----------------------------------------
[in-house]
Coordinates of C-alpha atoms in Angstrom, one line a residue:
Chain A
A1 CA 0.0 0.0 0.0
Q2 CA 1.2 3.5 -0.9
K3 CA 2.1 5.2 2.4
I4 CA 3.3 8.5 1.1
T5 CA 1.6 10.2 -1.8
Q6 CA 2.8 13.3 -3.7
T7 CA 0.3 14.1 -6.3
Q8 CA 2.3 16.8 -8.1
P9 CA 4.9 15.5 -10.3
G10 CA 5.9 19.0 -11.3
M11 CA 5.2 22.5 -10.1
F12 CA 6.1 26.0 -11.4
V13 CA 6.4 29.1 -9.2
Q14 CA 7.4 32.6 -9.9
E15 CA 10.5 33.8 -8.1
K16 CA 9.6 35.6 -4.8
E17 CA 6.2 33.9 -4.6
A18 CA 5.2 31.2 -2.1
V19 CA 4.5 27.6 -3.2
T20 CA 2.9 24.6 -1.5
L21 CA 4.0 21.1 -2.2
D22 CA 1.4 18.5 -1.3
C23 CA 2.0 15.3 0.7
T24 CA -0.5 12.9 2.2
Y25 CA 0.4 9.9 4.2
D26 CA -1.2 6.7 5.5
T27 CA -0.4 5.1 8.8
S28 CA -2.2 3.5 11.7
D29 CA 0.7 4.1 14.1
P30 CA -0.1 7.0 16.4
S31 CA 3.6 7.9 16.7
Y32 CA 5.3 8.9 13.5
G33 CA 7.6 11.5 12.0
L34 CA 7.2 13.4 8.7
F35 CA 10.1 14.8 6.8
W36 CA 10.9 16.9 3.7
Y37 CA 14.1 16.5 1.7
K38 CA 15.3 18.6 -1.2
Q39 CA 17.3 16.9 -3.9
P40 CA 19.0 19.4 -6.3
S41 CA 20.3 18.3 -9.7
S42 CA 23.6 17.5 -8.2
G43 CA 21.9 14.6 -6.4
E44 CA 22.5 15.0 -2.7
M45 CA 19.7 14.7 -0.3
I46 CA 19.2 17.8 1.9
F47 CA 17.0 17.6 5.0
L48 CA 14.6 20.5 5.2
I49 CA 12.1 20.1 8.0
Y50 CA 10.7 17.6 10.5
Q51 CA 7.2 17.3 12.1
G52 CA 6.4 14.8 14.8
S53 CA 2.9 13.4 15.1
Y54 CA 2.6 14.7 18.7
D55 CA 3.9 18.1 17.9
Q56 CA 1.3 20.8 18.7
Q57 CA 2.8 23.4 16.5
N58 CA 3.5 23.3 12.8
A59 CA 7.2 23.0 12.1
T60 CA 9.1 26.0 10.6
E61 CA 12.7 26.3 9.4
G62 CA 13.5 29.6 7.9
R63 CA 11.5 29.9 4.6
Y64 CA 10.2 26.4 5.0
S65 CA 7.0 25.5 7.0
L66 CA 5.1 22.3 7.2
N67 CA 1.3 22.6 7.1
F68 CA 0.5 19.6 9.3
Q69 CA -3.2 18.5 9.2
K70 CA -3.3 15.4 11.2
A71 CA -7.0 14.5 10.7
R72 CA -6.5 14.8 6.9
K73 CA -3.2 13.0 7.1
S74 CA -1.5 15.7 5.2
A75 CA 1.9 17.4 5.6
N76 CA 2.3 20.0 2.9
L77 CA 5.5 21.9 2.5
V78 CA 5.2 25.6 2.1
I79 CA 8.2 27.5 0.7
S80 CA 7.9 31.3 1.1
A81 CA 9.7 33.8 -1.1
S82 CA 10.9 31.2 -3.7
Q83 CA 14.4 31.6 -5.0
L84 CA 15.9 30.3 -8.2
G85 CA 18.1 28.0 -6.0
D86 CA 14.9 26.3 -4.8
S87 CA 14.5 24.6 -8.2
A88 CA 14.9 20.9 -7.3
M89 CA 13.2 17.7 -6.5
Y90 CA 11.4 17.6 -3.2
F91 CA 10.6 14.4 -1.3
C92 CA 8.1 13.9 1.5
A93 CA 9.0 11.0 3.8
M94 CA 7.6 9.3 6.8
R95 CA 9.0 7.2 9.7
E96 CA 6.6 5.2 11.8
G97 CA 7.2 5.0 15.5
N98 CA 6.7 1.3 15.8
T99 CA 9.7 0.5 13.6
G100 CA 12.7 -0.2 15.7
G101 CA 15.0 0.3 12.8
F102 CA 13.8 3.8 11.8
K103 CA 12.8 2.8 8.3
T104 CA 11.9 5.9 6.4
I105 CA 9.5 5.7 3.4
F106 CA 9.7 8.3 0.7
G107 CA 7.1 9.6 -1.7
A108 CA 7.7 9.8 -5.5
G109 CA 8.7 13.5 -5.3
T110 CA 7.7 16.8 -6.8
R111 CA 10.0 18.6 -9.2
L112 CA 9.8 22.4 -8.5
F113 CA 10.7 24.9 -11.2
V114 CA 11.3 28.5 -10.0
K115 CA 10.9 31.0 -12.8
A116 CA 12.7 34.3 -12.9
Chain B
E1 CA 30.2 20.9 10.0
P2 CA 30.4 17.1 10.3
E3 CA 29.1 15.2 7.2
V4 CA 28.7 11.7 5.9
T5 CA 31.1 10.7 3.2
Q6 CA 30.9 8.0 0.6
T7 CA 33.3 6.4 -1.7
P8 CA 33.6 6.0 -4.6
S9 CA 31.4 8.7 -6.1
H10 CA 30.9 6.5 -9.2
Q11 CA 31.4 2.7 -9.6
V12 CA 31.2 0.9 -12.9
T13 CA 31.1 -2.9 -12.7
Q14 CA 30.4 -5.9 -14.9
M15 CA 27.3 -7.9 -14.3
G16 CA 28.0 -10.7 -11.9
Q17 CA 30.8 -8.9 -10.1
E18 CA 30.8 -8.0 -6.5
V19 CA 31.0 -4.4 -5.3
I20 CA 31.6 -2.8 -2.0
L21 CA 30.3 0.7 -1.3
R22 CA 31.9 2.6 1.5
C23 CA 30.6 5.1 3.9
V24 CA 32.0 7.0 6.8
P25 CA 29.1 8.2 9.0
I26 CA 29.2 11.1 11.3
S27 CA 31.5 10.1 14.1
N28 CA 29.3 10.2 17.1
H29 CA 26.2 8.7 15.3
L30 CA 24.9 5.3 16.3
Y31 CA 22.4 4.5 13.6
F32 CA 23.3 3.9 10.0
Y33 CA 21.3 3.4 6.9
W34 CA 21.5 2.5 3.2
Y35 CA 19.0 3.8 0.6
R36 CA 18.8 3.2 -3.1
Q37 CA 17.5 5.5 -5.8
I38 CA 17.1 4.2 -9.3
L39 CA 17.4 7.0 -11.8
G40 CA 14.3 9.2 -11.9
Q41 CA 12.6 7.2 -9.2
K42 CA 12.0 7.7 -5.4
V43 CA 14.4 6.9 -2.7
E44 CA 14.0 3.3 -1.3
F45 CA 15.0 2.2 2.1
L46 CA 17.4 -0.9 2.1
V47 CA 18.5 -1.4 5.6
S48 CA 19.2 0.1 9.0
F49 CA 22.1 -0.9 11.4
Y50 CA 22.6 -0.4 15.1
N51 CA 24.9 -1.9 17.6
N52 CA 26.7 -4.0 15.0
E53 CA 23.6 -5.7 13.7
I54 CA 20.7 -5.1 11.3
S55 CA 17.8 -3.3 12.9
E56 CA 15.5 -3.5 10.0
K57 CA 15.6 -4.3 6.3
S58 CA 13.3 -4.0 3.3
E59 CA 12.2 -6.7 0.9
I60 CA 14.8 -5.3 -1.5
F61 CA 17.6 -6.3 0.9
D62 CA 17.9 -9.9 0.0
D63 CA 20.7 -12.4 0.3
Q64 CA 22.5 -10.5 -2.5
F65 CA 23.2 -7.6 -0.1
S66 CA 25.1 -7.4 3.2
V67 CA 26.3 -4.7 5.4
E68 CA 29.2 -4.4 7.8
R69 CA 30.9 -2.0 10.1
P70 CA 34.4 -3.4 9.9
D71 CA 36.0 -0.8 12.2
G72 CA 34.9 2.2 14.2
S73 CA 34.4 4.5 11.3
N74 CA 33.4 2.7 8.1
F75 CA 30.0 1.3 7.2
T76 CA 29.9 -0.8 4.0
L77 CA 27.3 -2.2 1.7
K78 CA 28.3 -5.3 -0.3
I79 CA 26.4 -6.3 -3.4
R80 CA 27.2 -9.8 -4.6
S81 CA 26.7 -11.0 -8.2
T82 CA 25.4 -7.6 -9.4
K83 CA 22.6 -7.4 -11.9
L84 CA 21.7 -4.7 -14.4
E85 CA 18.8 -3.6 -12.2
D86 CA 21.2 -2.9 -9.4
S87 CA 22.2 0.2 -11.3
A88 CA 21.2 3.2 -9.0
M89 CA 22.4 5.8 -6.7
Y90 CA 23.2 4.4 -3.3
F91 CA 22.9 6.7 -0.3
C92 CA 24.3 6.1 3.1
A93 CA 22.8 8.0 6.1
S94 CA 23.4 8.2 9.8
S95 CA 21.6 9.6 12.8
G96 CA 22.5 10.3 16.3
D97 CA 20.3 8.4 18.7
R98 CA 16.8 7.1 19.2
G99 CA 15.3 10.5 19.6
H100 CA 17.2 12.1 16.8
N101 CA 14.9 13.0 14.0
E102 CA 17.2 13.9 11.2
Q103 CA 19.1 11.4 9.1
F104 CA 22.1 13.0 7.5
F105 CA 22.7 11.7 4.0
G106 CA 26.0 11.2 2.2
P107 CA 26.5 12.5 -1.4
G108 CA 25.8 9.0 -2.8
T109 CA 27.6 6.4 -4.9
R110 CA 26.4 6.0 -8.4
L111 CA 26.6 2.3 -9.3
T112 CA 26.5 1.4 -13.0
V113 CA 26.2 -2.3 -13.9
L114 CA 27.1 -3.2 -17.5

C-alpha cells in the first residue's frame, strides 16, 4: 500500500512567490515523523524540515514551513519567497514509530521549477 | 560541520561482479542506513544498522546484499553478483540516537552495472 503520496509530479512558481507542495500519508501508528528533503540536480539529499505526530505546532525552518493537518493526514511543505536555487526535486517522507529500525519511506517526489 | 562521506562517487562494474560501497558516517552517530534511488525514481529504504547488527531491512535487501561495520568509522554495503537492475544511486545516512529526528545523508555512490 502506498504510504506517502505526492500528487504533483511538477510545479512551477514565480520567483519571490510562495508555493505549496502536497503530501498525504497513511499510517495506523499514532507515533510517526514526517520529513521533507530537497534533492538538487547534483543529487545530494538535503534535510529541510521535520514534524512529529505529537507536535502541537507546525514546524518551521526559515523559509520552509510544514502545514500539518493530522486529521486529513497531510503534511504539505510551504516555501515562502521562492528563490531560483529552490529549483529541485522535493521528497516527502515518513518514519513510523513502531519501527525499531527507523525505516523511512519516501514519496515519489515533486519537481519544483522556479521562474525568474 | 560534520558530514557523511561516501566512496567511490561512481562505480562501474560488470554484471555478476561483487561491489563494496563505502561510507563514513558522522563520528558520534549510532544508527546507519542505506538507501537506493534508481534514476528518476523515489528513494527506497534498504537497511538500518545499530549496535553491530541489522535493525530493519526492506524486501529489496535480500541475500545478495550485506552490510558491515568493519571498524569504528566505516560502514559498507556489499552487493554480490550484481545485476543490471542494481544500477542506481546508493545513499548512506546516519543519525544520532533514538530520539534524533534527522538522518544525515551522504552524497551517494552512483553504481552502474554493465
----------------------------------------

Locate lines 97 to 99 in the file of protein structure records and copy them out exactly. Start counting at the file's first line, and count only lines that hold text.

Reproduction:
M94 CA 7.6 9.3 6.8
R95 CA 9.0 7.2 9.7
E96 CA 6.6 5.2 11.8